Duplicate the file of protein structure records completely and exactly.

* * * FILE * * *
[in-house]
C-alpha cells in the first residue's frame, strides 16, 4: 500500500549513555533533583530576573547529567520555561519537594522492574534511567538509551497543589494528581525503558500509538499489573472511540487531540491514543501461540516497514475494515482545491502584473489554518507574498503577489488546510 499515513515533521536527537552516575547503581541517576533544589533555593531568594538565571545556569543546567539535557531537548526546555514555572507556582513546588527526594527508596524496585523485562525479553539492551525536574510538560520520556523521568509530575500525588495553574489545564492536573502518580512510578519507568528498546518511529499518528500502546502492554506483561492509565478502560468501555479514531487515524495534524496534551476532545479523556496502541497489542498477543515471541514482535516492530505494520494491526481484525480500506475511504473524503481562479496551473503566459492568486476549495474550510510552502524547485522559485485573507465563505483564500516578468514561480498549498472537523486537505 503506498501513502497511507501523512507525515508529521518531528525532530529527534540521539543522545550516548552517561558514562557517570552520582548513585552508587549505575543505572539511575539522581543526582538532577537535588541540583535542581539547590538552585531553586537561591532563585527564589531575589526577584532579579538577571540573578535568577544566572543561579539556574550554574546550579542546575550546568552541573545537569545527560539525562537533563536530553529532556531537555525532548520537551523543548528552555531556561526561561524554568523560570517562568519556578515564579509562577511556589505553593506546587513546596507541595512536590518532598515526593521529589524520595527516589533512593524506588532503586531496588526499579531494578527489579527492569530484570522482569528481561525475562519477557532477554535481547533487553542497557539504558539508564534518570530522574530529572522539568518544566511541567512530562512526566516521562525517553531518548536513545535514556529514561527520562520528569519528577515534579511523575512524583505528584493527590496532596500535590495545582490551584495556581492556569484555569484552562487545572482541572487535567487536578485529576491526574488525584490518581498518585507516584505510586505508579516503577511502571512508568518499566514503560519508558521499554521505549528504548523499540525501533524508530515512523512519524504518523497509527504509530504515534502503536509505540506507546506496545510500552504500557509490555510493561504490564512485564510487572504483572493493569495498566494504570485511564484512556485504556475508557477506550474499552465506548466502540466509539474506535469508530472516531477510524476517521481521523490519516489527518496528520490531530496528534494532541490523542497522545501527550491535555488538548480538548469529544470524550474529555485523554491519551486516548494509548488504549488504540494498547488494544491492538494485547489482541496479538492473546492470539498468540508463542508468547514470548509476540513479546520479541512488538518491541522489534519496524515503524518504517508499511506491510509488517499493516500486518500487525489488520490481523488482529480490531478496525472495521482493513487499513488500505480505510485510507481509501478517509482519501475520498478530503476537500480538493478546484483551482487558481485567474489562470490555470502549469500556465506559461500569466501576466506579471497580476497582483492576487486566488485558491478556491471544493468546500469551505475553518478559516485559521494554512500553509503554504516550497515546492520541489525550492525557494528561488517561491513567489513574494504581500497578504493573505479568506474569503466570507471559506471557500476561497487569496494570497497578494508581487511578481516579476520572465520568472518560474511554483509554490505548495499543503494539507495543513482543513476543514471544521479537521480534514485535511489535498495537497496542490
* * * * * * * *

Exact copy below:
[in-house]
C-alpha cells in the first residue's frame, strides 16, 4: 500500500549513555533533583530576573547529567520555561519537594522492574534511567538509551497543589494528581525503558500509538499489573472511540487531540491514543501461540516497514475494515482545491502584473489554518507574498503577489488546510 499515513515533521536527537552516575547503581541517576533544589533555593531568594538565571545556569543546567539535557531537548526546555514555572507556582513546588527526594527508596524496585523485562525479553539492551525536574510538560520520556523521568509530575500525588495553574489545564492536573502518580512510578519507568528498546518511529499518528500502546502492554506483561492509565478502560468501555479514531487515524495534524496534551476532545479523556496502541497489542498477543515471541514482535516492530505494520494491526481484525480500506475511504473524503481562479496551473503566459492568486476549495474550510510552502524547485522559485485573507465563505483564500516578468514561480498549498472537523486537505 503506498501513502497511507501523512507525515508529521518531528525532530529527534540521539543522545550516548552517561558514562557517570552520582548513585552508587549505575543505572539511575539522581543526582538532577537535588541540583535542581539547590538552585531553586537561591532563585527564589531575589526577584532579579538577571540573578535568577544566572543561579539556574550554574546550579542546575550546568552541573545537569545527560539525562537533563536530553529532556531537555525532548520537551523543548528552555531556561526561561524554568523560570517562568519556578515564579509562577511556589505553593506546587513546596507541595512536590518532598515526593521529589524520595527516589533512593524506588532503586531496588526499579531494578527489579527492569530484570522482569528481561525475562519477557532477554535481547533487553542497557539504558539508564534518570530522574530529572522539568518544566511541567512530562512526566516521562525517553531518548536513545535514556529514561527520562520528569519528577515534579511523575512524583505528584493527590496532596500535590495545582490551584495556581492556569484555569484552562487545572482541572487535567487536578485529576491526574488525584490518581498518585507516584505510586505508579516503577511502571512508568518499566514503560519508558521499554521505549528504548523499540525501533524508530515512523512519524504518523497509527504509530504515534502503536509505540506507546506496545510500552504500557509490555510493561504490564512485564510487572504483572493493569495498566494504570485511564484512556485504556475508557477506550474499552465506548466502540466509539474506535469508530472516531477510524476517521481521523490519516489527518496528520490531530496528534494532541490523542497522545501527550491535555488538548480538548469529544470524550474529555485523554491519551486516548494509548488504549488504540494498547488494544491492538494485547489482541496479538492473546492470539498468540508463542508468547514470548509476540513479546520479541512488538518491541522489534519496524515503524518504517508499511506491510509488517499493516500486518500487525489488520490481523488482529480490531478496525472495521482493513487499513488500505480505510485510507481509501478517509482519501475520498478530503476537500480538493478546484483551482487558481485567474489562470490555470502549469500556465506559461500569466501576466506579471497580476497582483492576487486566488485558491478556491471544493468546500469551505475553518478559516485559521494554512500553509503554504516550497515546492520541489525550492525557494528561488517561491513567489513574494504581500497578504493573505479568506474569503466570507471559506471557500476561497487569496494570497497578494508581487511578481516579476520572465520568472518560474511554483509554490505548495499543503494539507495543513482543513476543514471544521479537521480534514485535511489535498495537497496542490